What are the best-performing companies in your portfolio? 

Overall, during the intense pandemic era last year, our portfolio companies grew 2x on average (based on their local currency). Specifically, our first unicorn Getir (q-commerce) has raised $550M valuing the company at $7.5B, TransferGo (FinTech) has seen consistent 80% year-on-year growth since its launch in 2012, Massive Bio (Health IT) has achieved its full-year targets within the first five months of 2021 and Akinon (B2B cloud-based commerce platform) is growing at a rate of more than 150% year-over-year.

What are your notable lessons learned from investments that didn’t work out as expected? 

Startups with founders who don’t stay up to date or aren’t knowledgeable about the market & product-market fit, where the founding team members don’t compliment each other and the ones with a single founder tend to not work out as expected.

What are the hottest markets you currently look at as VC and where do you see the biggest hype?

We focus on investing in 6 verticals: Fintech, B2B Cloud, Marketplaces, Big Data & AI, Marketing Tech and Health IT, which we recently added as a new investment vertical in our second fund. We currently see the biggest hype around FinTech, Health IT and Delivery Services.

Globally, in the first 8 months of 2021, FinTech startups received more than double the investment in 2020, providing an inflow of 73 billion dollars. The global FinTech market is expected to be worth 305.7 billion dollars by 2023.

At the end of 2020, Health/Wellness saw the largest increase in the level of capital raised in the last five years. The industry has raised a total of $8.3 Billion in VC financing, up nearly 70% year-over-year. Showing no signs of slowing down, the size of the corporate healthcare technology industry is projected to reach $1.3 trillion by 2025. 

Delivery services globally continued to be a hot ticket in 2021, driving the velocity of VC deals. As in the example of Turkish unicorn Getir, which we were the first institutional investors of, the quick commerce market has grown very rapidly and attracted mega round investments. In the 2nd quarter of 2021, Getir received $555M of $746M total funding that came to Turkey, increasing its valuation to $7.5B.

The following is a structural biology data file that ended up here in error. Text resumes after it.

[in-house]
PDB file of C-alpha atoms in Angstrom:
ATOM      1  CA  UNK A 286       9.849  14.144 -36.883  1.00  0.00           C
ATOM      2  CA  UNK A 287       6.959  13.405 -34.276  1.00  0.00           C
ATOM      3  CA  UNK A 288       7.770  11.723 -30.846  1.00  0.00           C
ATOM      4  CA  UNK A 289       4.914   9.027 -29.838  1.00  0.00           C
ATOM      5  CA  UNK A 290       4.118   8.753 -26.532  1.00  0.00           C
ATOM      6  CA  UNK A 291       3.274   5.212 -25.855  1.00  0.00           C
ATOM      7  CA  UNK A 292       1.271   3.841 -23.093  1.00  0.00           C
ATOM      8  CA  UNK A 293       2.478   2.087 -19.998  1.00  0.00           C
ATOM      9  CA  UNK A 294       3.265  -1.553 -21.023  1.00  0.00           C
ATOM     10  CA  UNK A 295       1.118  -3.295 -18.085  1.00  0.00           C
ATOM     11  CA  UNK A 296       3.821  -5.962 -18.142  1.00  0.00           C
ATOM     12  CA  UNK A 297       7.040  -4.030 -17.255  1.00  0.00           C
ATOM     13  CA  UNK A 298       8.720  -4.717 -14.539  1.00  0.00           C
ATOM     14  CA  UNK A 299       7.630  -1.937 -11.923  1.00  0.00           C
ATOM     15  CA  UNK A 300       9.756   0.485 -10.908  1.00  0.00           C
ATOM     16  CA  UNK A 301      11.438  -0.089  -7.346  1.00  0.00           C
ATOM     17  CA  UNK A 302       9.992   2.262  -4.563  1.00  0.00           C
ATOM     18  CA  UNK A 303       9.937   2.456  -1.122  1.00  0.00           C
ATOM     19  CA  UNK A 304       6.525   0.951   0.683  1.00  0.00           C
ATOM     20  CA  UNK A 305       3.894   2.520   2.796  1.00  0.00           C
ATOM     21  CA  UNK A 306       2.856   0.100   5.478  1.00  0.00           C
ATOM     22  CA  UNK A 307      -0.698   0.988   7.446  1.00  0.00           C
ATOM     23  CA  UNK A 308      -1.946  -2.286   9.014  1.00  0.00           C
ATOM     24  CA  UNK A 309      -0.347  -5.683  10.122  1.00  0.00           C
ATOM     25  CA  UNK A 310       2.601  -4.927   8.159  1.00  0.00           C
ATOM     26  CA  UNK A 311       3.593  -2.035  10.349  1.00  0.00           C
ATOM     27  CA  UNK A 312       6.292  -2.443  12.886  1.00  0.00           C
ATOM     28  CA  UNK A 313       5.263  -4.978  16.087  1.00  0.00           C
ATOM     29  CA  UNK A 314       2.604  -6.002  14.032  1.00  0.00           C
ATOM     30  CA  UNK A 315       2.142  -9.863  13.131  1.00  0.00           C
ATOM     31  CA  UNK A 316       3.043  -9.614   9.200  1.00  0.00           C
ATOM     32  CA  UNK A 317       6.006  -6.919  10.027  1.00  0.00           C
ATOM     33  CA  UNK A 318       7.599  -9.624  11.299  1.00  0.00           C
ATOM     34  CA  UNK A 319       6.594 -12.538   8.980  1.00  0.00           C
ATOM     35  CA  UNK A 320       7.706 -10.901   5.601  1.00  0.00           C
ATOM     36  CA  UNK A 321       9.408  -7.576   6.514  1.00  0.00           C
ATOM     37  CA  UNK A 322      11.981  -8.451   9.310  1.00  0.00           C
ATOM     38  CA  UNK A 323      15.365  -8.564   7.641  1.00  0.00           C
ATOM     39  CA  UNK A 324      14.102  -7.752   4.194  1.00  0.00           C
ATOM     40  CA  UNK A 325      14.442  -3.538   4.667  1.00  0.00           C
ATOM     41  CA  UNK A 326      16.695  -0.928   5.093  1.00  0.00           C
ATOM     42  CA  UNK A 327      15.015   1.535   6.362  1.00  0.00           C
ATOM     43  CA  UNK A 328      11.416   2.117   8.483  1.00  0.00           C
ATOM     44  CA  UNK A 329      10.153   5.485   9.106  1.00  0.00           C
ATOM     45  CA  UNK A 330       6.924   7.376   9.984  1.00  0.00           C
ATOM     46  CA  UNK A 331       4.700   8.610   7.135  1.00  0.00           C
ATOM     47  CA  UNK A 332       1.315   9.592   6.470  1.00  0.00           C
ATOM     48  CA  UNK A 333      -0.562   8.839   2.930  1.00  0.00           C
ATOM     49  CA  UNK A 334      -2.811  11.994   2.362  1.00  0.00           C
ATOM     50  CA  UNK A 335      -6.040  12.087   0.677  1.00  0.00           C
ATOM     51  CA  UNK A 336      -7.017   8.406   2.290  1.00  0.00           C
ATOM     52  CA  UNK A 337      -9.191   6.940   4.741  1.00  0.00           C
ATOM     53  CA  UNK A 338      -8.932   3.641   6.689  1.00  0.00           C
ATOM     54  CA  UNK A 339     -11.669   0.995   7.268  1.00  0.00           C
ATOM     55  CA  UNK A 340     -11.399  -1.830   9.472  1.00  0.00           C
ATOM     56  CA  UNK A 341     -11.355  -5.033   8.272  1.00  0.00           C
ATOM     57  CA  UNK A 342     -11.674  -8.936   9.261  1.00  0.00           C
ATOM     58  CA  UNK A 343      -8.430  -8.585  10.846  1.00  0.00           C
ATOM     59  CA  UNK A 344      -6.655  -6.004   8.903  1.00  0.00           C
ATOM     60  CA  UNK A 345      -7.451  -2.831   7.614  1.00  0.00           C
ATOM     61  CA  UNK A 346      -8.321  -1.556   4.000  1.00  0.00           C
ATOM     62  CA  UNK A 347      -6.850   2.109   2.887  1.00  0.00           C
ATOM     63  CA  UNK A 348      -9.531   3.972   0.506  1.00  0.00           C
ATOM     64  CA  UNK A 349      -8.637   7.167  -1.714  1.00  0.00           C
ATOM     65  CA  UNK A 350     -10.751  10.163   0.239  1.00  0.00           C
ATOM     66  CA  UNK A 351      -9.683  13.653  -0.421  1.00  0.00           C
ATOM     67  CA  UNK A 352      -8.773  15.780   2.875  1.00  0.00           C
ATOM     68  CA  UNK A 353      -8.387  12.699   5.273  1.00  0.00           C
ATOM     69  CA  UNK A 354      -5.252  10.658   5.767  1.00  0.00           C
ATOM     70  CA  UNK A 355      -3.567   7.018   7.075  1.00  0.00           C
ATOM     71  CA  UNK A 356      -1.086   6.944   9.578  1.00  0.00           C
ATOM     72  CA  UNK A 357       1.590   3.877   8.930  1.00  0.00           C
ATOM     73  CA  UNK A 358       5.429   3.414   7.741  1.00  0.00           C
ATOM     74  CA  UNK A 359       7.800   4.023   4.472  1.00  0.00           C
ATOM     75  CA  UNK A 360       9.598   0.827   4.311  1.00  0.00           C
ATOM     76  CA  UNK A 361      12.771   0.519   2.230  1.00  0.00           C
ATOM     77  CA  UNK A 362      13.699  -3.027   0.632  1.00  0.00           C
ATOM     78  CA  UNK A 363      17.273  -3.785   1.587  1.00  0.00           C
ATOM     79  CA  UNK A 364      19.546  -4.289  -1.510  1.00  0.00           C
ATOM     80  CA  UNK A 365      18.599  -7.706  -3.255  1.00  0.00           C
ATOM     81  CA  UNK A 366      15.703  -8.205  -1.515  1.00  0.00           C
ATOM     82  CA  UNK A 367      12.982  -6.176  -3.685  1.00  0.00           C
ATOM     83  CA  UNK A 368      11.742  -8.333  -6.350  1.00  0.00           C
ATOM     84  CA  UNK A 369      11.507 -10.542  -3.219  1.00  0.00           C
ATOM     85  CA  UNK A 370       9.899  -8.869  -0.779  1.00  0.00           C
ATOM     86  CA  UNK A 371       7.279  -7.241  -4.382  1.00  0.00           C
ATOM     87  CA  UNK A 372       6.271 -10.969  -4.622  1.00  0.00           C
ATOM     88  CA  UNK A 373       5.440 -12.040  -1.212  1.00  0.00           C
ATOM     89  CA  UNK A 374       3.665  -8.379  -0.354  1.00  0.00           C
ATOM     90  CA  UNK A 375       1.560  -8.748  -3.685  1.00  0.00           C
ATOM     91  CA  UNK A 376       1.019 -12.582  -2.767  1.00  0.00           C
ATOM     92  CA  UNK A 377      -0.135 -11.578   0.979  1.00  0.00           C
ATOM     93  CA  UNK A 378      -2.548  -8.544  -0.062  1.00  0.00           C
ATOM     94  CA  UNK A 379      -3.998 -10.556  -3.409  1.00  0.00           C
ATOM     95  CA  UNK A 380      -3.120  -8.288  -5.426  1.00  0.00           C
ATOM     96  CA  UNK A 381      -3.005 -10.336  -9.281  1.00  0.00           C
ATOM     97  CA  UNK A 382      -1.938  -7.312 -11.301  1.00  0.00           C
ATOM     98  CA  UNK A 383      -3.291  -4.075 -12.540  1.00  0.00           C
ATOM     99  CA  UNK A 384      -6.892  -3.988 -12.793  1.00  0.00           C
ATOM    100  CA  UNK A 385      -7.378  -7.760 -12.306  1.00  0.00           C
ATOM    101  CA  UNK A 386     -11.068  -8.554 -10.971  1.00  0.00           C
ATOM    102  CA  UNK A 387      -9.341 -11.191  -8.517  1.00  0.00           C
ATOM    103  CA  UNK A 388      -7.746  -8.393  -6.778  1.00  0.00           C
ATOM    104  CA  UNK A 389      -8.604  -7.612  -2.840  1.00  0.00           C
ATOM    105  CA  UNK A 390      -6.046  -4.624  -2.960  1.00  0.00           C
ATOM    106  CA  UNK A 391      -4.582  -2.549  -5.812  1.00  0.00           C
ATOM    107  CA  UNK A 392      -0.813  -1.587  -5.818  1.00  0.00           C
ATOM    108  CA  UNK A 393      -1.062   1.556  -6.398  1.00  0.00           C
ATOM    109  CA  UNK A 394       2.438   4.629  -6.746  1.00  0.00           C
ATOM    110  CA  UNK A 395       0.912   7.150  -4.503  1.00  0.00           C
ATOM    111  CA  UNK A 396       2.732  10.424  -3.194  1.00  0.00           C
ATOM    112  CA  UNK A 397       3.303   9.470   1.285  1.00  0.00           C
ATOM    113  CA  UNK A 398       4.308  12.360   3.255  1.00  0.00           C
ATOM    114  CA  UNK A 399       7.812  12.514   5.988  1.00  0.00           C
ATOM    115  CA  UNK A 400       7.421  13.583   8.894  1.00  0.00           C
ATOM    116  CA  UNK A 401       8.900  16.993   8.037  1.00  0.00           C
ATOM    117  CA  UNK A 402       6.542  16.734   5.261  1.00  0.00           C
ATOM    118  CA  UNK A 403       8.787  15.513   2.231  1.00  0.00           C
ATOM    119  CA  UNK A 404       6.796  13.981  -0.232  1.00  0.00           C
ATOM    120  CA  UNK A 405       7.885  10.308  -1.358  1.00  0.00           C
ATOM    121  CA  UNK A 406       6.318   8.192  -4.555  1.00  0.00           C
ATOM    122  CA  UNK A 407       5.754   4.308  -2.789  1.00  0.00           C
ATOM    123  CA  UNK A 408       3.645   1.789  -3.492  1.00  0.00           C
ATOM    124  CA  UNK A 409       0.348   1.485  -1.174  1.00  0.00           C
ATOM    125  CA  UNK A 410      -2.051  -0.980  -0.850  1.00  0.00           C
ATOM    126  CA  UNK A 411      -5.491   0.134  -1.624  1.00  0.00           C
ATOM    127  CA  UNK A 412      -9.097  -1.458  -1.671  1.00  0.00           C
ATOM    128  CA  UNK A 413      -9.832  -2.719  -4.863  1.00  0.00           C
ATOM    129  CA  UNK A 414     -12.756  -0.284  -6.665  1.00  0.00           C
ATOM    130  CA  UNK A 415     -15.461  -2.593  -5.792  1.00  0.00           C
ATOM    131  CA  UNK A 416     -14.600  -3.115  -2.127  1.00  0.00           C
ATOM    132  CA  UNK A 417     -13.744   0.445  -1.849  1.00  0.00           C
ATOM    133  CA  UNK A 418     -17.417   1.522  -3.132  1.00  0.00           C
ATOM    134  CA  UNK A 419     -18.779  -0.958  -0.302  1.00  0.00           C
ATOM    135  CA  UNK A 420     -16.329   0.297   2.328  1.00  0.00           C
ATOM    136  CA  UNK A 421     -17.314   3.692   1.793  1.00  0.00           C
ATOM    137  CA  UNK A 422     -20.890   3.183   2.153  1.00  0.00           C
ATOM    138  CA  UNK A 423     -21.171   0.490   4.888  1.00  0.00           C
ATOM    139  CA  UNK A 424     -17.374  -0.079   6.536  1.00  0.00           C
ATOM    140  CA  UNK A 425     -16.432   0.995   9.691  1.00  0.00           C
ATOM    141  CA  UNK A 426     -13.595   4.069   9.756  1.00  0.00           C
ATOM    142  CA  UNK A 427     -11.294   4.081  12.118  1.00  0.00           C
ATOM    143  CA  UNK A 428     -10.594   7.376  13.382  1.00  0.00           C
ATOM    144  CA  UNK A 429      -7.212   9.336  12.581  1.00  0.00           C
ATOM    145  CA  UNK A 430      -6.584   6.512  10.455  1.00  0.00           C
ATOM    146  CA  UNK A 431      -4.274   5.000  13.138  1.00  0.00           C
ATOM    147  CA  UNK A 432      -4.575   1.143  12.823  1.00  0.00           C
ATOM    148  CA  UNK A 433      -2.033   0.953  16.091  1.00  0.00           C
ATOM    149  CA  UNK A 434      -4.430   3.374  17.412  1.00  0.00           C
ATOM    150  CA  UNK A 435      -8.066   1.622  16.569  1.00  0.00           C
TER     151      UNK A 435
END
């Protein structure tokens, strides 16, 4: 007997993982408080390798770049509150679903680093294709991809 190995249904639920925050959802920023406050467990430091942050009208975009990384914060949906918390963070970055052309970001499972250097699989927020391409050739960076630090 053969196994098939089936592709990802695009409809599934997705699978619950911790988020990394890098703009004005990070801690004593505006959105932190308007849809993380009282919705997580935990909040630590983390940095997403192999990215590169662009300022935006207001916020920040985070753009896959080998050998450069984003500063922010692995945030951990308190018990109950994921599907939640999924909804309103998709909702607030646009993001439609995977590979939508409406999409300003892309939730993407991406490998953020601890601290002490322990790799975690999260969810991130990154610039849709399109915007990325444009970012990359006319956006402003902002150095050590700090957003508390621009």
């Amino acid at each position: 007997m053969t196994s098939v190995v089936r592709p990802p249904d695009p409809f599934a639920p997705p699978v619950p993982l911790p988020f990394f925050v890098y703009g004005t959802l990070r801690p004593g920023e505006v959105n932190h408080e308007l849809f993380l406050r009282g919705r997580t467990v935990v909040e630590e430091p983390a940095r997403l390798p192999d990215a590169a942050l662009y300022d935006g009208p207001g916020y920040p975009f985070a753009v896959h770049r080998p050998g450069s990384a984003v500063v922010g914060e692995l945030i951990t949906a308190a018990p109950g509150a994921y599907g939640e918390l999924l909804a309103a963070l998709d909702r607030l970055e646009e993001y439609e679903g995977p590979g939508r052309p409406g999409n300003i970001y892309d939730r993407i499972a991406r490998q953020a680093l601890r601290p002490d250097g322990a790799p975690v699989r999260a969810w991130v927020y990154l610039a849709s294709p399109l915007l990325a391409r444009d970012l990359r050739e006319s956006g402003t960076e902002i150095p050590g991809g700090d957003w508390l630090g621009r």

In your view, what are the key trends that will shape the European VC scene in the coming years?

VC Investment in Europe surged to $34B in the 2nd quarter of 2021, a new high driven by increasing round sizes. The growth in financing was primarily driven by a growing population of mature companies and unicorns. Similarly, exits also remained strong for the second consecutive quarter with close to $58B in exit value seen in 1H21, as liquidity continues to encourage record investment. In 1H21, Turkey received a share of 2.2% in $58B total value in Europe (up from 0.3% in 2020). 

In terms of market trends, COVID-19 has been a catalyst for rapid technological change driven by the shift in consumer/enterprise behavior from the status quo; increasing the appetite for experimentation and reducing adoption hurdles especially in FinTech, retail, healthcare, and education.

We are seeing accelerated interest in disruptive FinTech, especially with consumers turning to contactless card payments due to social distancing restrictions, as cash has become an unsanitary form of payment. On the other hand, banking and investing have never been more accessible, but many people remain cautious about the stability and security of digital-only financial platforms, highlighting cybersecurity & KYC.

In the wake of widespread stay-at-home orders, grocery delivery has surged and while this shift has been seen as temporary and primarily driven by the pandemic, grocery delivery continues to thrive. Yet, consolidation will likely be necessary for the online food delivery industry to achieve sustainable margins.

The rise of the digital economy is also putting new pressure on the traditional global supply chain. Businesses are demanding better visibility across delivery and supply channels, quicker shipping capabilities and the ability to source products on-demand to reflect real-time conditions at the consumer level. We view this as a compelling backdrop for new entrants seeking to address gaps in the status quo and see areas of growth across the value chain.

Lastly, capital efficiency has long been a desirable trait in early/growth stage businesses. But over the last few years, an abundance of capital combined with a “growth at all costs” mindset, allowed founders to deprioritize efficiency. In a post-Covid world, capital efficiency has returned as king. As the fundraising markets dry and sales cycles lengthen, founders will increasingly be forced to think more about efficiency and investors will pay a premium for efficient businesses.